Hoshino, Ayuko; Kim, Han Sang; Bojmar, Linda; Gyan, Kofi Ennu; Cioffi, Michele; Hernandez, Jonathan; Zambirinis, Constantinos P; Rodrigues, Gonçalo; Molina, Henrik; Heissel, Søren; Mark, Milica Tesic; Steiner, Loïc; Benito-Martin, Alberto; Lucotti, Serena; Di Giannatale, Angela; Offer, Katharine; Nakajima, Miho; Williams, Caitlin; Nogués, Laura; Pelissier Vatter, Fanny A; Hashimoto, Ayako; Davies, Alexander E; Freitas, Daniela; Kenific, Candia M; Ararso, Yonathan; Buehring, Weston; Lauritzen, Pernille; Ogitani, Yusuke; Sugiura, Kei; Takahashi, Naoko; Alečković, MaÅ¡a; Bailey, Kayleen A; Jolissant, Joshua S; Wang, Huajuan; Harris, Ashton; Schaeffer, L Miles; García-Santos, Guillermo; Posner, Zoe; Balachandran, Vinod P; Khakoo, Yasmin; Raju, G Praveen; Scherz, Avigdor; Sagi, Irit; Scherz-Shouval, Ruth; Yarden, Yosef; Oren, Moshe; Malladi, Mahathi; Petriccione, Mary; De Braganca, Kevin C; Donzelli, Maria; Fischer, Cheryl; Vitolano, Stephanie; Wright, Geraldine P; Ganshaw, Lee; Marrano, Mariel; Ahmed, Amina; DeStefano, Joe; Danzer, Enrico; Roehrl, Michael H A; Lacayo, Norman J; Vincent, Theresa C; Weiser, Martin R; Brady, Mary S; Meyers, Paul A; Wexler, Leonard H; Ambati, Srikanth R; Chou, Alexander J; Slotkin, Emily K; Modak, Shakeel; Roberts, Stephen S; Basu, Ellen M; Diolaiti, Daniel; Krantz, Benjamin A; Cardoso, Fatima; Simpson, Amber L; Berger, Michael; Rudin, Charles M; Simeone, Diane M; Jain, Maneesh; Ghajar, Cyrus M; Batra, Surinder K; Stanger, Ben Z; Bui, Jack; Brown, Kristy A; Rajasekhar, Vinagolu K; Healey, John H; de Sousa, Maria; Kramer, Kim; Sheth, Sujit; Baisch, Jeanine; Pascual, Virginia; Heaton, Todd E; La Quaglia, Michael P; Pisapia, David J; Schwartz, Robert; Zhang, Haiying; Liu, Yuan; Shukla, Arti; Blavier, Laurence; DeClerck, Yves A; LaBarge, Mark; Bissell, Mina J; Caffrey, Thomas C; Grandgenett, Paul M; Hollingsworth, Michael A; Bromberg, Jacqueline; Costa-Silva, Bruno; Peinado, Hector; Kang, Yibin; Garcia, Benjamin A; O'Reilly, Eileen M; Kelsen, David; Trippett, Tanya M; Jones, David R; Matei, Irina R; Jarnagin, William R; Lyden, David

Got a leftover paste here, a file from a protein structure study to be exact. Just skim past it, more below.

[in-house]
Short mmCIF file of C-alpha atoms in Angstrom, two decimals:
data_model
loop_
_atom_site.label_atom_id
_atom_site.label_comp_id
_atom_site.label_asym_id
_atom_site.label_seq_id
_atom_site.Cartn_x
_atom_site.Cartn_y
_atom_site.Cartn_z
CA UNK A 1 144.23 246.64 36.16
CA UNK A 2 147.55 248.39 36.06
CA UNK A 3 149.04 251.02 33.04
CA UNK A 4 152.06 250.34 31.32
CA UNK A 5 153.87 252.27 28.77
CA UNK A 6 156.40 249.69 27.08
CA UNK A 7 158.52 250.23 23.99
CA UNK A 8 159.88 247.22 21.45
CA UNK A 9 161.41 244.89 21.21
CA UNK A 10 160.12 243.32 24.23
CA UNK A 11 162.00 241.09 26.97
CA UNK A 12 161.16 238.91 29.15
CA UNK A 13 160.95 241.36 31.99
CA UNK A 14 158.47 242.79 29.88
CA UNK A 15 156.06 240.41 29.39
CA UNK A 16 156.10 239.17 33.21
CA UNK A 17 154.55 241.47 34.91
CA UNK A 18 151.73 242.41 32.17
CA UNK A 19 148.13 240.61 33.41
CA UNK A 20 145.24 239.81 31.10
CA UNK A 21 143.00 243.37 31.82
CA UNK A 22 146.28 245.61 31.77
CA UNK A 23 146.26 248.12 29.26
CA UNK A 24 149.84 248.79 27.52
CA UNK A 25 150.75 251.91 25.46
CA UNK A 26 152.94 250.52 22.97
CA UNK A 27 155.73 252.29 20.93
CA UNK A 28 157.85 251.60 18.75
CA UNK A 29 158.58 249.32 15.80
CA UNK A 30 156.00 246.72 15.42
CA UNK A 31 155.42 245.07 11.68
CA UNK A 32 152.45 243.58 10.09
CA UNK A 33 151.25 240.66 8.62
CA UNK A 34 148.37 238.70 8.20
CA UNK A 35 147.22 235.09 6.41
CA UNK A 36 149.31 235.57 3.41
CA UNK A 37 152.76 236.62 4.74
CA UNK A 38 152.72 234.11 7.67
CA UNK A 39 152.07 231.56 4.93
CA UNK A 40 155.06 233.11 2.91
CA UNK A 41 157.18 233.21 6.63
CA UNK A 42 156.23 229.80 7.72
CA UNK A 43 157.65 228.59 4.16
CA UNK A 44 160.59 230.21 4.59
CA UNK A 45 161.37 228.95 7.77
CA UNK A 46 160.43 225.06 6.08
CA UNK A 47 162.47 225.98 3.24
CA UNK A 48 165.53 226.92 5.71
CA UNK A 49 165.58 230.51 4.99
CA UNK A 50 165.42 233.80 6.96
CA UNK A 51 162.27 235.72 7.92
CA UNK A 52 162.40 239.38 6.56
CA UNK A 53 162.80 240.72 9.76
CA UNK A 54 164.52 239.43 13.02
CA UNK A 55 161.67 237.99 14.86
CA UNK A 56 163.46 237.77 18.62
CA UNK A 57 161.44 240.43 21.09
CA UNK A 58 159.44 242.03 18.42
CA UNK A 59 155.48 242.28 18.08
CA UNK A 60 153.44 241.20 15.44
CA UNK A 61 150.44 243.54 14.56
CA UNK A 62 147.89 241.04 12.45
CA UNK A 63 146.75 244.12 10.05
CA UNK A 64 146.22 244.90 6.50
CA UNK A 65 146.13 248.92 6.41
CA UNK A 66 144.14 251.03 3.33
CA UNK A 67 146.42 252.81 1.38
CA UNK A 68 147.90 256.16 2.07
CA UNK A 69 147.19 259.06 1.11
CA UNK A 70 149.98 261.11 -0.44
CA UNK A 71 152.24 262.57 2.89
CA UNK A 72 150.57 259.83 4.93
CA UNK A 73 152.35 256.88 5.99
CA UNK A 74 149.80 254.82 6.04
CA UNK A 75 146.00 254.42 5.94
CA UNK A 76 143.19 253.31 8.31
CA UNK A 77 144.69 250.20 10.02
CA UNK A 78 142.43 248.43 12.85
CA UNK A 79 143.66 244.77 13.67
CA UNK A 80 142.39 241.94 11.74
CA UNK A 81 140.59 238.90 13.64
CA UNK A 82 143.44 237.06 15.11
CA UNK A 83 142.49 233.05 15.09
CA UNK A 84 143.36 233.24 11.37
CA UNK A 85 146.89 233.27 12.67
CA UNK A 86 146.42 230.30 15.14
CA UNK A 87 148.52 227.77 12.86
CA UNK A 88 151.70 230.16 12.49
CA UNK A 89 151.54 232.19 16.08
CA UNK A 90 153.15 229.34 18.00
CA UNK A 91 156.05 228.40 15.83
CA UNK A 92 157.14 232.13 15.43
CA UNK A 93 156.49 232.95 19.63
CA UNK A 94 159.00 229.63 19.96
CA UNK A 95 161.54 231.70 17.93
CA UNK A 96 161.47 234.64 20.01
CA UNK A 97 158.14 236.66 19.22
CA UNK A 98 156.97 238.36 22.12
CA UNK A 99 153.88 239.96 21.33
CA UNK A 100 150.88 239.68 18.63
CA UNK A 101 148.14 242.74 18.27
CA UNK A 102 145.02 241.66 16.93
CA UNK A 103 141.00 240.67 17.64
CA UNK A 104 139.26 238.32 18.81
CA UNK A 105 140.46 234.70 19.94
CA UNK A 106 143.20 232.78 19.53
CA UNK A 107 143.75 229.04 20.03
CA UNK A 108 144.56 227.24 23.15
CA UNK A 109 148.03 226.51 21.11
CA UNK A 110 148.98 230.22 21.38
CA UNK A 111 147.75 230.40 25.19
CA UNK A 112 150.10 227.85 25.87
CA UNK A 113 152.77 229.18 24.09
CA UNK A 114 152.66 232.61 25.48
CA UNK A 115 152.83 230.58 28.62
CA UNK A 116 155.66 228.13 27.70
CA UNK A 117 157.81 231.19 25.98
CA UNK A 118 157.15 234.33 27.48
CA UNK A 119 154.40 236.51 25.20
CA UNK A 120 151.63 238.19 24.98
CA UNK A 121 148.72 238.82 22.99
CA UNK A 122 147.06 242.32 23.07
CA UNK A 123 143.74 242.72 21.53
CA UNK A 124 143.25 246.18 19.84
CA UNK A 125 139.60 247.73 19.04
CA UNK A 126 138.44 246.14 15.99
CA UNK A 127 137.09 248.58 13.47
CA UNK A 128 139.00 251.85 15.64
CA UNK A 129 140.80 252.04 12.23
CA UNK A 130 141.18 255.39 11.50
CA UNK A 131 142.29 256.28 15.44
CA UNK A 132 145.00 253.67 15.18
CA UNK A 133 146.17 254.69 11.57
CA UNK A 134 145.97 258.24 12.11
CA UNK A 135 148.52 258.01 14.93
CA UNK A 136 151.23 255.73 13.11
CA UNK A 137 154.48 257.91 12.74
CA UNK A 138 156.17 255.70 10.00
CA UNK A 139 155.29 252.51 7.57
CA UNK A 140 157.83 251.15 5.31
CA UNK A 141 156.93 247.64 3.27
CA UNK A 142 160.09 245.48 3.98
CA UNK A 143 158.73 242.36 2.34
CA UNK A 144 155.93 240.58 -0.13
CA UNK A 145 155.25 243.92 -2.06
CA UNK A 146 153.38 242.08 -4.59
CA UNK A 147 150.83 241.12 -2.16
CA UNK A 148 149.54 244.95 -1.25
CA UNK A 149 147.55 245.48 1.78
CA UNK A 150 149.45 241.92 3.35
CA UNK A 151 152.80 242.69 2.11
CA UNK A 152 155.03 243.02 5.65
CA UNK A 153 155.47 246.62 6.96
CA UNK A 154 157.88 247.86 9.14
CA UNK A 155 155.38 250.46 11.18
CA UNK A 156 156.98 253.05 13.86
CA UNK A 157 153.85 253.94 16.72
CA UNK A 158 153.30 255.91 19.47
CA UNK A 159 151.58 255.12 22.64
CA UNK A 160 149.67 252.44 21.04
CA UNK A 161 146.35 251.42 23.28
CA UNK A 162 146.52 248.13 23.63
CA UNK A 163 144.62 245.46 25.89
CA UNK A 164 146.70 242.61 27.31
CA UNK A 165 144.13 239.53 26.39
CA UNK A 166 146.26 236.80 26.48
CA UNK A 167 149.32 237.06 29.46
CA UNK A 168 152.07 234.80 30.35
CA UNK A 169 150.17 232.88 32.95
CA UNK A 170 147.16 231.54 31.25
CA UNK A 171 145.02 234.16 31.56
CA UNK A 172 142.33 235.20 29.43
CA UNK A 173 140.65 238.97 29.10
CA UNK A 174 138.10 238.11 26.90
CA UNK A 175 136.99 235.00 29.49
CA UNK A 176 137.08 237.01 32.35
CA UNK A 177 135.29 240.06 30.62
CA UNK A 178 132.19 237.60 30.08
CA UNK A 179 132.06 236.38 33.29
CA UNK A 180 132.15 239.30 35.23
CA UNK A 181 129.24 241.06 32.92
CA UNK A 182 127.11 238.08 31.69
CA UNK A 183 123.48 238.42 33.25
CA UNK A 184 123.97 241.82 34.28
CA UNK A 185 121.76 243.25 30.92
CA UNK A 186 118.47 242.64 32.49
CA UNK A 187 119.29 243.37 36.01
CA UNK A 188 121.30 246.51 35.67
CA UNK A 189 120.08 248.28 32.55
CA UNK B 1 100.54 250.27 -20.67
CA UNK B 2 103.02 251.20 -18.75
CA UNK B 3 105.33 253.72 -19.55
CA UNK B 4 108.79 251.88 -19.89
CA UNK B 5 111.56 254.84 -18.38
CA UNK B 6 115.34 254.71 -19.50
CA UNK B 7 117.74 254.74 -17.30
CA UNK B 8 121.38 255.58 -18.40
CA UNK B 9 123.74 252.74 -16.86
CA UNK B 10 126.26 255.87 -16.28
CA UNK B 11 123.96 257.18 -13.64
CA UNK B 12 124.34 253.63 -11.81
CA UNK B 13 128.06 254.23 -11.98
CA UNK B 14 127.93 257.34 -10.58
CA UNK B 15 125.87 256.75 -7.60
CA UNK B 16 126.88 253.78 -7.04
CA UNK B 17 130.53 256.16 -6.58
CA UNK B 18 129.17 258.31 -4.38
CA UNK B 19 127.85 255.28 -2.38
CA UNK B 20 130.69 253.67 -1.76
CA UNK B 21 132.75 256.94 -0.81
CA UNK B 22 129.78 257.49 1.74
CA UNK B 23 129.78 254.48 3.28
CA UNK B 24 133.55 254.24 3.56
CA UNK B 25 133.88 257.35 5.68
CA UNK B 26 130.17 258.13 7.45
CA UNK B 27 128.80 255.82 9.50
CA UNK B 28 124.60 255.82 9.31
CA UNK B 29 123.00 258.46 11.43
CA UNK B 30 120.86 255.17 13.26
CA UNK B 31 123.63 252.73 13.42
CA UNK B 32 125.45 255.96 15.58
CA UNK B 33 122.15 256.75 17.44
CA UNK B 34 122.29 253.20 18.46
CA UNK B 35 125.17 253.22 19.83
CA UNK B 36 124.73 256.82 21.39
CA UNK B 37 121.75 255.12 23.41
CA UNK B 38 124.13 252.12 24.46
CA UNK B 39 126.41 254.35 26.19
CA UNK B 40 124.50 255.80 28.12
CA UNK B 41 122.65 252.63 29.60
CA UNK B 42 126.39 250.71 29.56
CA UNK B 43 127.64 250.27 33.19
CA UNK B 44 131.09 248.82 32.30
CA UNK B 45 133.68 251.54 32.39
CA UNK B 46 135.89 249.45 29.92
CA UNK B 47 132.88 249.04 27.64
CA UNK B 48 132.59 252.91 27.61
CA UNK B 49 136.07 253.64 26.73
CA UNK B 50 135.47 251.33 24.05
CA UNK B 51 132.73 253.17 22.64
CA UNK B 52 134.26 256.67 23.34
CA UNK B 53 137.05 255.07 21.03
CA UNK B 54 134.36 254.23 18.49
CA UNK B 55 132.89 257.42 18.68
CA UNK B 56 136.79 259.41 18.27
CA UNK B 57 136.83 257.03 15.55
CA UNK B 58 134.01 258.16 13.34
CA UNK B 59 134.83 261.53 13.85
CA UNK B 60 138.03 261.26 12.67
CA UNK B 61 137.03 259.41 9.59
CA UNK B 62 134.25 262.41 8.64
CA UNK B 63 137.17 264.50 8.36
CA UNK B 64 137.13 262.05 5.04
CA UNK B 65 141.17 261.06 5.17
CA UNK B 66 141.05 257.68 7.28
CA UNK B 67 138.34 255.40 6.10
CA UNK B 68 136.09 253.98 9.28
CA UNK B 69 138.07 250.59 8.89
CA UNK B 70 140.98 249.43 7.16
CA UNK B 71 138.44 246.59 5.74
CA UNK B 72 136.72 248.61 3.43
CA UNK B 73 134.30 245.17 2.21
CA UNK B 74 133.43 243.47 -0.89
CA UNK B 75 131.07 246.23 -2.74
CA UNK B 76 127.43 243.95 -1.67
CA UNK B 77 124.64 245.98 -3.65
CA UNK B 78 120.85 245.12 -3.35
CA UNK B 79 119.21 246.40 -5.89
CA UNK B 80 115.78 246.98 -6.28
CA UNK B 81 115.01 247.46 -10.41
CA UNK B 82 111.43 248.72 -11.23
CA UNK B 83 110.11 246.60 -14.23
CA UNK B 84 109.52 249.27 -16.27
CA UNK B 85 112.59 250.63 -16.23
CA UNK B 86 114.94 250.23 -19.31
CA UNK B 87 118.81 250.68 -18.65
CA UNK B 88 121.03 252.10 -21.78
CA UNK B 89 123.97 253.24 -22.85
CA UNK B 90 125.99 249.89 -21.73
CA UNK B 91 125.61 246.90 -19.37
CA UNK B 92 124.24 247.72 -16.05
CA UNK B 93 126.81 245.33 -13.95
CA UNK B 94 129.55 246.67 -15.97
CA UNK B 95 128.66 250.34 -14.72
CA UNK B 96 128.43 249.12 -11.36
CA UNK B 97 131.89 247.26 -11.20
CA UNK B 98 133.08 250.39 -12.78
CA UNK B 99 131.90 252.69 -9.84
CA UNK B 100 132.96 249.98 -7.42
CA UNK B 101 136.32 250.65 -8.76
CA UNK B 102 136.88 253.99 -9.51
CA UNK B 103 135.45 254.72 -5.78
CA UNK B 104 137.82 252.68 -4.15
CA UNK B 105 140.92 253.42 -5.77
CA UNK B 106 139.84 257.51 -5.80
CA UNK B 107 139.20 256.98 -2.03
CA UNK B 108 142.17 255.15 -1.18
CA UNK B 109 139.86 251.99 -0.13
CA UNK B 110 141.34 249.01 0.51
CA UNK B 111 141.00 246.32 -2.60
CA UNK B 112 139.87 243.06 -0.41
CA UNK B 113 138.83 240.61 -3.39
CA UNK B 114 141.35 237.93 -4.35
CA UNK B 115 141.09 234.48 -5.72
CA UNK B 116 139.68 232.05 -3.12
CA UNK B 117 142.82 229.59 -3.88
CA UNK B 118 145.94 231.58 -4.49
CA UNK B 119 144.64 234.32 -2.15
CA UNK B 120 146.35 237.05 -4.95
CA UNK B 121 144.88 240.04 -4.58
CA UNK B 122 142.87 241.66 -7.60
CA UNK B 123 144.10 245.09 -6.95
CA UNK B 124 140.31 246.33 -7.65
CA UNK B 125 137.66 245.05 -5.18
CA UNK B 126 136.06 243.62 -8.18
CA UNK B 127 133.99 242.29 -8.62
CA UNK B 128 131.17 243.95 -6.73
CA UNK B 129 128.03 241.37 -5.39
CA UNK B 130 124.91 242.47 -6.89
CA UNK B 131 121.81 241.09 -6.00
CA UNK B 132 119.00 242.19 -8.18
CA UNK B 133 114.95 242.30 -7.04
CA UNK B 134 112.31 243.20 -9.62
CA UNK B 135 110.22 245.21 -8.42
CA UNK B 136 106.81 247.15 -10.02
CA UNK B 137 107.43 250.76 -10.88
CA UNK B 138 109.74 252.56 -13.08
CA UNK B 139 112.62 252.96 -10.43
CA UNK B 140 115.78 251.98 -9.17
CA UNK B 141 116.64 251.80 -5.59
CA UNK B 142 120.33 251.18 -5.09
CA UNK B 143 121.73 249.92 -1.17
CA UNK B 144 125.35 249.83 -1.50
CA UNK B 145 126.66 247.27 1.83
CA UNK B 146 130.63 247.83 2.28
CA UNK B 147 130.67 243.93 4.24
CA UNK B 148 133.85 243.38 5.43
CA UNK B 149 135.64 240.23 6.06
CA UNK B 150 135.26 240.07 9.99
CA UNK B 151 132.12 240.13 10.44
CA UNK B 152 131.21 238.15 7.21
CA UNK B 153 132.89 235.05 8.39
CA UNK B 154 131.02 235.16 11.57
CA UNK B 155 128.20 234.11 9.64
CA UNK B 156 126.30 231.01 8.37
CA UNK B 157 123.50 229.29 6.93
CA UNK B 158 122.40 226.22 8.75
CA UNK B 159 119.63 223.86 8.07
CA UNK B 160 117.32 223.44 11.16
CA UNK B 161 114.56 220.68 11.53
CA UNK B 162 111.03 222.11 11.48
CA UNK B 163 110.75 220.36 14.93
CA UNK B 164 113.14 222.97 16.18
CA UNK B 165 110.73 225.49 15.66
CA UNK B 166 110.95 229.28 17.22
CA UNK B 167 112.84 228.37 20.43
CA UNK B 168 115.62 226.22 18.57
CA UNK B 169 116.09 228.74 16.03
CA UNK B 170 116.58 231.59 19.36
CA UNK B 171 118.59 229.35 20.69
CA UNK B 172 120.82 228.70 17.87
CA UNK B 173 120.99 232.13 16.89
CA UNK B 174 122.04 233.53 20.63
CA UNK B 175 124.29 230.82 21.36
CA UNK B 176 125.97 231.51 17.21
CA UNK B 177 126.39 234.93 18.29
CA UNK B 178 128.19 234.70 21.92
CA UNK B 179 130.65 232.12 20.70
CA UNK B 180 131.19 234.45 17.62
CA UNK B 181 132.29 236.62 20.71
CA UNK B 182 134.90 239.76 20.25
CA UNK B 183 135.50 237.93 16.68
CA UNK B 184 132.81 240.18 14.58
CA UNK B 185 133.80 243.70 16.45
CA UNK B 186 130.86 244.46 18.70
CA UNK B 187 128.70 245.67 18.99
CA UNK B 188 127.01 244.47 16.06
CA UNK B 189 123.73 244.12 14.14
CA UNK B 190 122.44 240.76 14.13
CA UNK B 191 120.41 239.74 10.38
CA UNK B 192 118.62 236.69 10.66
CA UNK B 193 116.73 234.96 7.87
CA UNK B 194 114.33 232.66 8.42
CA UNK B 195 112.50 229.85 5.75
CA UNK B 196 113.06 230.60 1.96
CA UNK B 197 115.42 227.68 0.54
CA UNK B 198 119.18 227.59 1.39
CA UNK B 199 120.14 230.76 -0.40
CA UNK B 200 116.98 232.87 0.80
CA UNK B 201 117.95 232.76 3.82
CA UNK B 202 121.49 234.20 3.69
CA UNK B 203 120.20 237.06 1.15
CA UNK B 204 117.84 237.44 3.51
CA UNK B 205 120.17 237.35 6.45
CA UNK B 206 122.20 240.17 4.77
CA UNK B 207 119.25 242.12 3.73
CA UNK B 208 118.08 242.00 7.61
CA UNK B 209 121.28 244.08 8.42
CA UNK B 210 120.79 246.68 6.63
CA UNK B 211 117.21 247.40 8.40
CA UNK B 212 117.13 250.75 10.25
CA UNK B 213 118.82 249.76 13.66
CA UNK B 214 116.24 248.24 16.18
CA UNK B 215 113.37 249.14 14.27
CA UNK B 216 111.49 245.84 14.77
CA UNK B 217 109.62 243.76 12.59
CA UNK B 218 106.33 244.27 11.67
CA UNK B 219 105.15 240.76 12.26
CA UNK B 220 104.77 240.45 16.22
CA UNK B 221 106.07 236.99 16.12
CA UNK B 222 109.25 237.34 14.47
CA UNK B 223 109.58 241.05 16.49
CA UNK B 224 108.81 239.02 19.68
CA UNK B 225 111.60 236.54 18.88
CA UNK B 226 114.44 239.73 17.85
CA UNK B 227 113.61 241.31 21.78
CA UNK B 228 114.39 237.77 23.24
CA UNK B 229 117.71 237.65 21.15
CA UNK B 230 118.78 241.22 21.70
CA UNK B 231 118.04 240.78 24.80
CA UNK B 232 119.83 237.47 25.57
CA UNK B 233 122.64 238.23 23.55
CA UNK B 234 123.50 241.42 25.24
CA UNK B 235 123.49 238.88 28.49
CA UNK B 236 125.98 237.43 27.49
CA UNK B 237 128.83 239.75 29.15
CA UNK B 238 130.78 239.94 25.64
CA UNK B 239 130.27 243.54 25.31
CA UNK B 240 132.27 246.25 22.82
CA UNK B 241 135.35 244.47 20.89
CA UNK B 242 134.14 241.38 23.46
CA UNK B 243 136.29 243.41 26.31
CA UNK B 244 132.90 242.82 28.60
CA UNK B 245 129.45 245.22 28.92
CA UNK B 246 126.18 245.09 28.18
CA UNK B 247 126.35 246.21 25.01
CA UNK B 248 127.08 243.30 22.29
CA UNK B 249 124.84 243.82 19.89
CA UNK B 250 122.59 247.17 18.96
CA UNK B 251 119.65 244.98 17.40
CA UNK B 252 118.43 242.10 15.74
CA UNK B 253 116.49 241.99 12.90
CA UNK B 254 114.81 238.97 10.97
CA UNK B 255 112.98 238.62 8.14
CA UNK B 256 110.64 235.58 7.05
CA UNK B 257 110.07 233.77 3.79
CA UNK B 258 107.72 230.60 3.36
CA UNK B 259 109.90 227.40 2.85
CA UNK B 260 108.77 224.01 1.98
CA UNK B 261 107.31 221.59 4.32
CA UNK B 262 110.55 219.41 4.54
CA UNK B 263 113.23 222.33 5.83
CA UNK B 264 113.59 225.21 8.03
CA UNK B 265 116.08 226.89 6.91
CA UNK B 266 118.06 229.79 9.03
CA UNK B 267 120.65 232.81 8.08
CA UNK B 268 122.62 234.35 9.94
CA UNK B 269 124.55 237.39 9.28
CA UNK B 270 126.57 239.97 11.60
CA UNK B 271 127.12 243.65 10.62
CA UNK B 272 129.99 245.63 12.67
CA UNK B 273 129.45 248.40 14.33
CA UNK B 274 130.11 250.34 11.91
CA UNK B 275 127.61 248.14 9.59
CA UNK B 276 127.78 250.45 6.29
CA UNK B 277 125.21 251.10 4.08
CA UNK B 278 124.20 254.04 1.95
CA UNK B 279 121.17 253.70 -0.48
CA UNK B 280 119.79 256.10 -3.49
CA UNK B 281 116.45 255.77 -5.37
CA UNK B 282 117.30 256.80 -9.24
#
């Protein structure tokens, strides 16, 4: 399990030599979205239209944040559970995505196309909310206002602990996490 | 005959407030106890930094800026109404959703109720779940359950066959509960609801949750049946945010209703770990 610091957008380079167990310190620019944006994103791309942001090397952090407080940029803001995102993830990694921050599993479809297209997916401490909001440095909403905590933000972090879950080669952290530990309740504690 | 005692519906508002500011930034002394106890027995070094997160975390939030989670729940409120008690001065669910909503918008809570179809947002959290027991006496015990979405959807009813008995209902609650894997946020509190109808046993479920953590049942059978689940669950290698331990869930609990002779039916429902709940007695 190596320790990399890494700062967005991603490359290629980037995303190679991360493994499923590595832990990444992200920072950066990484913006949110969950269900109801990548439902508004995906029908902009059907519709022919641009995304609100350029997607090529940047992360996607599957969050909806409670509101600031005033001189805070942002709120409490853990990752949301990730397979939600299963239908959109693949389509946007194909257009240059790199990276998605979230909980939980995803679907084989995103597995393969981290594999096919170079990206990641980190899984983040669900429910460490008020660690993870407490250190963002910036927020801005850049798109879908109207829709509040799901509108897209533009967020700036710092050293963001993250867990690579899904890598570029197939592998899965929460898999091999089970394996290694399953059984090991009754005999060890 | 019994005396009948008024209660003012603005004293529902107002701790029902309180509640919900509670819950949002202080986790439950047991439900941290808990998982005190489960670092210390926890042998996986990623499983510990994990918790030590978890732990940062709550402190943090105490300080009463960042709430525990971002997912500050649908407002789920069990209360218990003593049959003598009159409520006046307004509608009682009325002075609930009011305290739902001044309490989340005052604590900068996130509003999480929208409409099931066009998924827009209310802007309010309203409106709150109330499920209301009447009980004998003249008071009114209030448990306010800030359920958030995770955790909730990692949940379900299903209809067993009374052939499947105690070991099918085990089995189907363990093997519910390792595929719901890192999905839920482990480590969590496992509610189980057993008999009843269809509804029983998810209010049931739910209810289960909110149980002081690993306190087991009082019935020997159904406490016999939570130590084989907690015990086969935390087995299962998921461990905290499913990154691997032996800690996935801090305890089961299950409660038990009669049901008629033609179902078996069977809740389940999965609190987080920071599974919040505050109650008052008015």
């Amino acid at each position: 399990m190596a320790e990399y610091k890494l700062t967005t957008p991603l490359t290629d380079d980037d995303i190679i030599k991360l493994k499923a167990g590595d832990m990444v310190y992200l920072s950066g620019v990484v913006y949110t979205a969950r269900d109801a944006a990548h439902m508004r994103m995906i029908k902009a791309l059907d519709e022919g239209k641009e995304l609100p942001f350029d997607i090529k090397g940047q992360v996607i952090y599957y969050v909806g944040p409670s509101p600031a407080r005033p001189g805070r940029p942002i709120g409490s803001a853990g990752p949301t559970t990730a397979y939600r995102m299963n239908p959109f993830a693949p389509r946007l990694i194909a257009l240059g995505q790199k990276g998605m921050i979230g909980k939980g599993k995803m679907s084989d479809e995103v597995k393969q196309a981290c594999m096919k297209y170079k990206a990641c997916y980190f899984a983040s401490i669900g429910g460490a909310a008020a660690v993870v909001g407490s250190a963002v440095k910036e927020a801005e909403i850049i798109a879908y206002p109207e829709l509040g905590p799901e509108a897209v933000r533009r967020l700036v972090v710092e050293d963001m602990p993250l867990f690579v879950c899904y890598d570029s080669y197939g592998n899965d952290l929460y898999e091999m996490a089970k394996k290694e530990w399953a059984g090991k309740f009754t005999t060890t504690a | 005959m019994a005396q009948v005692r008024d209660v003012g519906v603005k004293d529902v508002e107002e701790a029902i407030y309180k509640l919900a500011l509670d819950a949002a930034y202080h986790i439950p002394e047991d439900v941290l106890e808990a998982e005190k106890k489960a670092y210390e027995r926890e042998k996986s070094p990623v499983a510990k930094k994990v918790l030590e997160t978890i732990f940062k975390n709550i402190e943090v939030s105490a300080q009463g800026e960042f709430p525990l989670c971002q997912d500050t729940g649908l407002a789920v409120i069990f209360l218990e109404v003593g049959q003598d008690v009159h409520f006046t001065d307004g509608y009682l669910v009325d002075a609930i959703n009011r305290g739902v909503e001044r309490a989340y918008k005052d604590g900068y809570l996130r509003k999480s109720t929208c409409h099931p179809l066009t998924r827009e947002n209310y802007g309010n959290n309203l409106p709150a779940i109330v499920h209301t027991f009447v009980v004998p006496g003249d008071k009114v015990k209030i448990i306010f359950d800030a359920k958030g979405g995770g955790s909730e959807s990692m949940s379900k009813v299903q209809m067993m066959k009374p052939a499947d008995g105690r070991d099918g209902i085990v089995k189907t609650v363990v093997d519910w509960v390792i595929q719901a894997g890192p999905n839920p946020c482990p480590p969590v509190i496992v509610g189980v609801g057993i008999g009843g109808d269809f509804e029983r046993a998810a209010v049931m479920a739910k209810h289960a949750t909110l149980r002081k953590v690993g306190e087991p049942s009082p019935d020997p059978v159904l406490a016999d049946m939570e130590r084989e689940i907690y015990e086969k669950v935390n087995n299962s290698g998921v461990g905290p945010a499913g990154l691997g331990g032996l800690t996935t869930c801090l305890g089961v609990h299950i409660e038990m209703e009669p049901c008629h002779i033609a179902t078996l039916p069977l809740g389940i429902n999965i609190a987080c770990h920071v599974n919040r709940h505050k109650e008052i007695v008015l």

Cell. 2020 Aug 20; 182(4):1044-1061.e18

Strbkova, Lenka; Carson, Brittany B; Vincent, Theresa; Vesely, Pavel; Chmelik, Radim

Journal of biomedical optics. 2020 Aug; 25(8):

Rios-Fuller, Tiffany J; Mahe, Melanie; Walters, Beth; Abbadi, Dounia; Pérez-Baos, Sandra; Gadi, Abhilash; Andrews, John J; Katsara, Olga; Vincent, C Theresa; Schneider, Robert J

International journal of molecular sciences. 2020 Jul 26; 21(15):

Mutvei, Anders P; Nagiec, Michal J; Hamann, Jens C; Kim, Sang Gyun; Vincent, C Theresa; Blenis, John

Nature communications. 2020 Mar 17; 11(1):1416